It used to take between eight and ten weeks to register for lasting power of attorney but the average wait time is now 20 weeks, according to the OPG

It used to take between eight and ten weeks to register for lasting power of attorney but the average wait time is now 20 weeks, according to the OPG

The OPG rejected Gillian’s application, claiming she used white correction tape on her form — but the couple say they do not own such tape.

When Paul tried phoning to query the mistake, an automated message warned he was 81st in the queue. He was eventually told to resubmit the application.

The grandfather-of-five, who suffers from a heart condition, says: ‘When you’re in your 80s you don’t know what is going to happen. It is stressful having to wait for more than a year for this application.’

My sister wants to use power of attorney to sell our poorly 91-year-old mum’s bungalow and split the cash with me – is this legal? 

Lawyers from Clarke Willmott answer a recent reader question on power of attorney here. 

Missing data

Power of attorney applications contain highly personal information yet missing documents are among the top three complaints to the OPG.

Andrew Mathias, estate planning adviser at MVL Wills and Trusts, says of the 35 LPA applications the OPG is dealing with on behalf of his clients, ten are missing.

He adds: ‘It is certainly happening more frequently.’

Irene Stubbs, 76, who was recently diagnosed with skin cancer, was told her application had gone missing in March.

She says: ‘To say I am annoyed would be an understatement.’

Retired couple Marjorie, 73, and Stuart Duxbury, 74, tell a similar story. A month after applying, Stuart received a call asking for his card details to pay the fees, which he provided. But the OPG rejected Marjorie’s application, claiming no payment was registered.

And bungling civil servants misspelled Marjorie’s name and got the first line of her address wrong, so it ended up with a neighbour.

Joyce Hoare died two weeks before her LPA arrived — more than a year after it was submitted in March 2021.

Joyce Hoare (pictured on her wedding day) died two weeks before her LPA arrived — more than a year after it was submitted in March 2021

Joyce Hoare (pictured on her wedding day) died two weeks before her LPA arrived — more than a year after it was submitted in March 2021

The 95-year-old’s documents went missing for three months before they were eventually recovered by staff in January.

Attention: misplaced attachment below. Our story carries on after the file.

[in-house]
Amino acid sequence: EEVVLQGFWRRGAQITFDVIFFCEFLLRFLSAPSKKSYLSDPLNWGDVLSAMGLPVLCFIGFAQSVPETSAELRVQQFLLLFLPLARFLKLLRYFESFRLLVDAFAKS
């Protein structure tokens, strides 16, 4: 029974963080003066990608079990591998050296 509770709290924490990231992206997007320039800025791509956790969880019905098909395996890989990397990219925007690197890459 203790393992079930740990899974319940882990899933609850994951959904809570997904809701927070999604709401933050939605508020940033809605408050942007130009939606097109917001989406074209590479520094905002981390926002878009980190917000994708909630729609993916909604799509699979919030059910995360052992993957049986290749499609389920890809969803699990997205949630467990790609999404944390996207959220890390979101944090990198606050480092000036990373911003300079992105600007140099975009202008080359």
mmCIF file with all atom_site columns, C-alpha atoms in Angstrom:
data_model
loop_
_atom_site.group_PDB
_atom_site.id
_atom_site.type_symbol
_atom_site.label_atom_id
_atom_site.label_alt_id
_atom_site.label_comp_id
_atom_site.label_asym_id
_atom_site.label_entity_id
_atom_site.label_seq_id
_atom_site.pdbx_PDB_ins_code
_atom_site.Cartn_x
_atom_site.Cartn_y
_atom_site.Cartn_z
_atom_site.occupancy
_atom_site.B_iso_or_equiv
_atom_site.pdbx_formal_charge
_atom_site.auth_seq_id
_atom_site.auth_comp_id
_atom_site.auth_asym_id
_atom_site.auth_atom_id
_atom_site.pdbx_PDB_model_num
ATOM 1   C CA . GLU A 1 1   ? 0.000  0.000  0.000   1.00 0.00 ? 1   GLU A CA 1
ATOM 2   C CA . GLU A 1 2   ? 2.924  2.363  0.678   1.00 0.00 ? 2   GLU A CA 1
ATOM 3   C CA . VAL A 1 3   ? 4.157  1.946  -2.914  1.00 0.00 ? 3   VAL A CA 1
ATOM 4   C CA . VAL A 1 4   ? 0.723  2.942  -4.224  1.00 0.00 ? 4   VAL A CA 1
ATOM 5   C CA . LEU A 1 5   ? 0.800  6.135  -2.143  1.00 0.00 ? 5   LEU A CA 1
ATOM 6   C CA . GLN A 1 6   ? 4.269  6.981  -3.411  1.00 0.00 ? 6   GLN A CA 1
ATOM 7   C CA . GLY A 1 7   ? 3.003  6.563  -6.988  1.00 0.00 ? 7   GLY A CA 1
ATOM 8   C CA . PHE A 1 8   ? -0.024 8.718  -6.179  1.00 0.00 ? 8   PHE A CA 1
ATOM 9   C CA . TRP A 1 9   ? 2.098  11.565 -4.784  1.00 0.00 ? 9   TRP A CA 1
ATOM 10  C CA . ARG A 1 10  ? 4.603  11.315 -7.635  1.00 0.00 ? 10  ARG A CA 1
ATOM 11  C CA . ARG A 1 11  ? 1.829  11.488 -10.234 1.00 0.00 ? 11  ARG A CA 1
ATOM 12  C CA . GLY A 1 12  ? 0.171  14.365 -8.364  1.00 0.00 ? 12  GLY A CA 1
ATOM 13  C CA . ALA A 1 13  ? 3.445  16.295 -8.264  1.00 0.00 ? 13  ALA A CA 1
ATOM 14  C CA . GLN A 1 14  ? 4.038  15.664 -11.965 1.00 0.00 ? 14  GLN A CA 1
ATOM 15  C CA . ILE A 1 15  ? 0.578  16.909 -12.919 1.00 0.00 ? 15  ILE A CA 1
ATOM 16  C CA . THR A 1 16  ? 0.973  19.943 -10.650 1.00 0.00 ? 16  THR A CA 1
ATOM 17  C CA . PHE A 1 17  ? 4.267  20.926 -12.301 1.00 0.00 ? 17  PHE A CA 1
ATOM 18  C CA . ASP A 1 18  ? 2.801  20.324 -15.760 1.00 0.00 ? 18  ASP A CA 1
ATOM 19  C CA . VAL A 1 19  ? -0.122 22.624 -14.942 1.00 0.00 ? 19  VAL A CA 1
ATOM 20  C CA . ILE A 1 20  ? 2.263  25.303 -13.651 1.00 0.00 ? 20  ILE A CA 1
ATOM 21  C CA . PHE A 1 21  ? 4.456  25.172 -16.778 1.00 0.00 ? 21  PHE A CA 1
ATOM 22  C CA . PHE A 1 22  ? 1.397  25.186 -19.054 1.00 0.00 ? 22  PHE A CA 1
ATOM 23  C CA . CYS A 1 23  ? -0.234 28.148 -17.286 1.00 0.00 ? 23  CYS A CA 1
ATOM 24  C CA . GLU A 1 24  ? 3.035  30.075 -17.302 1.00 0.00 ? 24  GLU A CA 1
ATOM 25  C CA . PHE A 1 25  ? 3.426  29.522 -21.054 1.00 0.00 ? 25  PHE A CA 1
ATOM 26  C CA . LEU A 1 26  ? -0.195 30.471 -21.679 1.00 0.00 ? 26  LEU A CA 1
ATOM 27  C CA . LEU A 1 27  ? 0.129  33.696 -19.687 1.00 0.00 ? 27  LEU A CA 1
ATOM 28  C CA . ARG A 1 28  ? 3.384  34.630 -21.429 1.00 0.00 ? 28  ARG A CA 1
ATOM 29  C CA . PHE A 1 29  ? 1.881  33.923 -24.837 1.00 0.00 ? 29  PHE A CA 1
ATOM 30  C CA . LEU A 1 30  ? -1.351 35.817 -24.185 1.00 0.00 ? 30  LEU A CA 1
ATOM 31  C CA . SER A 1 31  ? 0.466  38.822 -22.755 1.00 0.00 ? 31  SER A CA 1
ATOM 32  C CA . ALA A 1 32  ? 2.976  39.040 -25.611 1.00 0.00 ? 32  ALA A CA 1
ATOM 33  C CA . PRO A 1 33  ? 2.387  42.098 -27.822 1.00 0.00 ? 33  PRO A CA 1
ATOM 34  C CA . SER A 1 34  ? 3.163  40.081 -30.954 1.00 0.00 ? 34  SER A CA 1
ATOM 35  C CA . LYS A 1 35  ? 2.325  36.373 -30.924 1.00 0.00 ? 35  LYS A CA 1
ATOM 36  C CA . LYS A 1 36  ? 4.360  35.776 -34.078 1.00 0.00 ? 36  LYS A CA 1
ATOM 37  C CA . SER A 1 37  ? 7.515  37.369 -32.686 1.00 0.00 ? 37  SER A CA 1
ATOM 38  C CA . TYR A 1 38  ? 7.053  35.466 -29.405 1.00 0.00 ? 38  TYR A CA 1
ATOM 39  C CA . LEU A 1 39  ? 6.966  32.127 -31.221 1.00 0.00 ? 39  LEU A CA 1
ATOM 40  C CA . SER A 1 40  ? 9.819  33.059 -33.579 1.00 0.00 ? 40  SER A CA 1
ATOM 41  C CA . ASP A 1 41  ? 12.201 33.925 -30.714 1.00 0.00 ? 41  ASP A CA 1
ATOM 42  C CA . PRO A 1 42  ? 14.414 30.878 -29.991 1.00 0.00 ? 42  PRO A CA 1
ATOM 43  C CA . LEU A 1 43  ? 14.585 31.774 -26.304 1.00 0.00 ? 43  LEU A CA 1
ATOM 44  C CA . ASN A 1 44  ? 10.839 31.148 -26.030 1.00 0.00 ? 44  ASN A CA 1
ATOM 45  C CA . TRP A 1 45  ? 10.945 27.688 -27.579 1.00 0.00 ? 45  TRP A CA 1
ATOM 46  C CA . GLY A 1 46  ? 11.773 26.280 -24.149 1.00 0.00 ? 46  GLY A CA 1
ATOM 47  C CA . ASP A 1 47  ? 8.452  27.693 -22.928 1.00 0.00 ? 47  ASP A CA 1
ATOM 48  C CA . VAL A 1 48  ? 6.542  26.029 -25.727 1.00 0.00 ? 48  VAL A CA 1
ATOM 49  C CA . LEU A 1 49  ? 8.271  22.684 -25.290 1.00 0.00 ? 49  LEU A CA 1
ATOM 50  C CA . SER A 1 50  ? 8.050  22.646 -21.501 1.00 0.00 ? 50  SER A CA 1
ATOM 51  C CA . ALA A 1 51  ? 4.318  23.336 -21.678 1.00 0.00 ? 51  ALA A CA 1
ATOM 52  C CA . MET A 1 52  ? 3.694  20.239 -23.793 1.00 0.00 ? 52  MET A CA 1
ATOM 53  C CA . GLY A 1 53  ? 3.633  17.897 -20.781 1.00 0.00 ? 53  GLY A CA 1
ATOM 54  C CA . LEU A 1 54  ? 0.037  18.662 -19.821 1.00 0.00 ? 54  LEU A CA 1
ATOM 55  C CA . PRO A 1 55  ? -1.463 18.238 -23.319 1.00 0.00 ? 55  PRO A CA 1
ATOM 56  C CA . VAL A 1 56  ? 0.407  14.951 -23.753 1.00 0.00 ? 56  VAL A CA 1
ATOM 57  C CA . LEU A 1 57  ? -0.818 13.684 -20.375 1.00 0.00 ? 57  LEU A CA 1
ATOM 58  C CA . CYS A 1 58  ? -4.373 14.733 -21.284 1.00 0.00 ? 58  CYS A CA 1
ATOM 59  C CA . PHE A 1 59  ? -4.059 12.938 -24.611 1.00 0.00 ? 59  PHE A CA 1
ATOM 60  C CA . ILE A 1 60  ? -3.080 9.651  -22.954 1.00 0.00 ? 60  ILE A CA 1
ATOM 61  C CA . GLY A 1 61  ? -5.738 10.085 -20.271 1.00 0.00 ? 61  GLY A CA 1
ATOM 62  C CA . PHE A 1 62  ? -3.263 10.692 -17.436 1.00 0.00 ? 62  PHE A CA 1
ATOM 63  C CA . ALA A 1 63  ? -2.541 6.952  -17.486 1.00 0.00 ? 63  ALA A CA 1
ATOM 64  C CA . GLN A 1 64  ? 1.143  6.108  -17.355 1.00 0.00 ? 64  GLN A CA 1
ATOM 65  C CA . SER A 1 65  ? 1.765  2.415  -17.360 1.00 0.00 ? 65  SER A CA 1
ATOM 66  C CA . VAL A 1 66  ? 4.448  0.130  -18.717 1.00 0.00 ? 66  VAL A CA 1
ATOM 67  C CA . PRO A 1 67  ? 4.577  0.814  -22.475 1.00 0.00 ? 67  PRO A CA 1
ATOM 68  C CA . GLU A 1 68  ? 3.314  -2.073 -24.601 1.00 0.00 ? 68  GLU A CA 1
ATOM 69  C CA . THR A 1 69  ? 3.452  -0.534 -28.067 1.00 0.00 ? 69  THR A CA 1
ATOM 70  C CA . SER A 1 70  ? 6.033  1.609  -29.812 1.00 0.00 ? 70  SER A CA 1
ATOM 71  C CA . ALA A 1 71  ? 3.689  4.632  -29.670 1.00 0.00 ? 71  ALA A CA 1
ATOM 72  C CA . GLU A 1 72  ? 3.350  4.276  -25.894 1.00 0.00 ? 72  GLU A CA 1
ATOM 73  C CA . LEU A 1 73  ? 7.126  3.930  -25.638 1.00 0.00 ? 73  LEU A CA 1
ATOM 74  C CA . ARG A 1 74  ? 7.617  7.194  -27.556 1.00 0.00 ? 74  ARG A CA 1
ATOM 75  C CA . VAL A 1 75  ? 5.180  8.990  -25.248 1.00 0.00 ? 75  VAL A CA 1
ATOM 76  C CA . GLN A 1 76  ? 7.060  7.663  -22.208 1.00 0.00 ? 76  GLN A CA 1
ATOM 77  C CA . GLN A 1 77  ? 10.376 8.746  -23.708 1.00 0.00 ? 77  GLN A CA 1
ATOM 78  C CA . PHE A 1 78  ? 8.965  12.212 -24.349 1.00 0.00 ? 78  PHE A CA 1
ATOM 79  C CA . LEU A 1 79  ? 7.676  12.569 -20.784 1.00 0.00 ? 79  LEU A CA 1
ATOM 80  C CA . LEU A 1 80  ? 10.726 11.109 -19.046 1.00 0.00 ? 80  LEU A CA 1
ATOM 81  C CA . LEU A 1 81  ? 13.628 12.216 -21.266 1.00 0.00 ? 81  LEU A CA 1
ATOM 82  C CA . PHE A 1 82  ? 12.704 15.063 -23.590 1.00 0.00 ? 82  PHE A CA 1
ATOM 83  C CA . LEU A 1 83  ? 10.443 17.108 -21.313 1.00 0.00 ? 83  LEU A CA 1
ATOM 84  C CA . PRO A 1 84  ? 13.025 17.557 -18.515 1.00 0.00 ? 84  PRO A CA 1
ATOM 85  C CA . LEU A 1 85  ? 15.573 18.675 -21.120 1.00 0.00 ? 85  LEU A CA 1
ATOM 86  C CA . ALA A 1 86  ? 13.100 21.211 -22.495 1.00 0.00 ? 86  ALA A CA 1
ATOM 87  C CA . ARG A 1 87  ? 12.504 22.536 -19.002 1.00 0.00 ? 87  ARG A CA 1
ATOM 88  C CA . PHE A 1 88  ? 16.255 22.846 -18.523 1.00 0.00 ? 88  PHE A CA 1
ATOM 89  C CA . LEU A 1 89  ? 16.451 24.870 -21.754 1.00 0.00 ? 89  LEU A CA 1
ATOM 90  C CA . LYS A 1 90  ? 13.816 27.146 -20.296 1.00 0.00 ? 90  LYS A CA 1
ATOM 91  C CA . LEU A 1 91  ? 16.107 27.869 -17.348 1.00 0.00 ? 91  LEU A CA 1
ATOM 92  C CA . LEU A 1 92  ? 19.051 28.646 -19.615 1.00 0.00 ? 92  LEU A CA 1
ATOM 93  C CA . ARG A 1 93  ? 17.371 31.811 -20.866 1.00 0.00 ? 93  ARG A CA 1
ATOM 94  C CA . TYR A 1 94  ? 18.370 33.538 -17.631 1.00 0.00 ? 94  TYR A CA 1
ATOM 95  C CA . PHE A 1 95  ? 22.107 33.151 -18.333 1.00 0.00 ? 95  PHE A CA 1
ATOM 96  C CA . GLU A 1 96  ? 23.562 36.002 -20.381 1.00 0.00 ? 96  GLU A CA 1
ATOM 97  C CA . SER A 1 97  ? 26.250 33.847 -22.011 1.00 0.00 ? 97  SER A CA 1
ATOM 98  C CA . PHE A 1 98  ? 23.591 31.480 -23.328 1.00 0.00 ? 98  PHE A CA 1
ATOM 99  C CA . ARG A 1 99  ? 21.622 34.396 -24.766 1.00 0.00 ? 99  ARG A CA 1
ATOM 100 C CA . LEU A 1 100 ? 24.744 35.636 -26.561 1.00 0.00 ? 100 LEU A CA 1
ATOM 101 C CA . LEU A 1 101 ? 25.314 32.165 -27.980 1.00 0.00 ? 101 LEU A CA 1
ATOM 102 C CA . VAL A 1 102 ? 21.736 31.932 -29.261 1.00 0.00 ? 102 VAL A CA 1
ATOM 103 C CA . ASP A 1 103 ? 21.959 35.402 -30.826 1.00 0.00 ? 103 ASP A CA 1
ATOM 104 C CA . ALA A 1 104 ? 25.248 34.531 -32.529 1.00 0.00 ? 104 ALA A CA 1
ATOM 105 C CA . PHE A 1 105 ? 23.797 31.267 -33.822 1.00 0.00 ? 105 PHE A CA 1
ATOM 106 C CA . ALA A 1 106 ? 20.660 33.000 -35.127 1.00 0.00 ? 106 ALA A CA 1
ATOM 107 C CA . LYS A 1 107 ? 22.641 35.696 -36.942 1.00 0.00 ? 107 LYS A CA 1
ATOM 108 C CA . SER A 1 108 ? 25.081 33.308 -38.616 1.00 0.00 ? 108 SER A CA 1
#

They did not arrive at the widow’s home in Southsea until last month, a fortnight after she died of pneumonia.

Joyce’s niece and attorney Dallas Curtis, 74, who lives in Bath, says: ‘The whole situation was so distressing.

‘We had tried to chase the OPG on many occasions, but would never get anywhere. It was like banging your head against the wall.’

The OPG claims it is rare for documents to be lost for good.

Go digital

Last month, ministers revealed plans to overhaul the system, giving people the option to apply online. Currently, you can only do part of your application online. Those who prefer paper forms will still be able to do so.

But experts warn it could prompt the same delays that hit the probate system following its 2019 overhaul. Since then, wait times have risen by six weeks.

Emily Deane, of the Society of Trust and Estate Practitioners, adds: ‘We can hope the changes will make the OPG more efficient.

‘However, if probate is anything to go by it could make the situation even worse.’

Just one in five 65 to 74-year-olds has an LPA in place, according to Hargreaves Lansdown.

If you lose the capacity to make decisions yourself without power of attorney, loved ones will have to apply for deputyship at the Court of Protection.

It typically costs £371 to apply, and a further £494 if the court decides a hearing is needed.

An OPG spokesman says: ‘We recognise that delays are frustrating, which is why we have recruited more staff to process applications. The number of LPAs registered has returned to pre-pandemic levels.’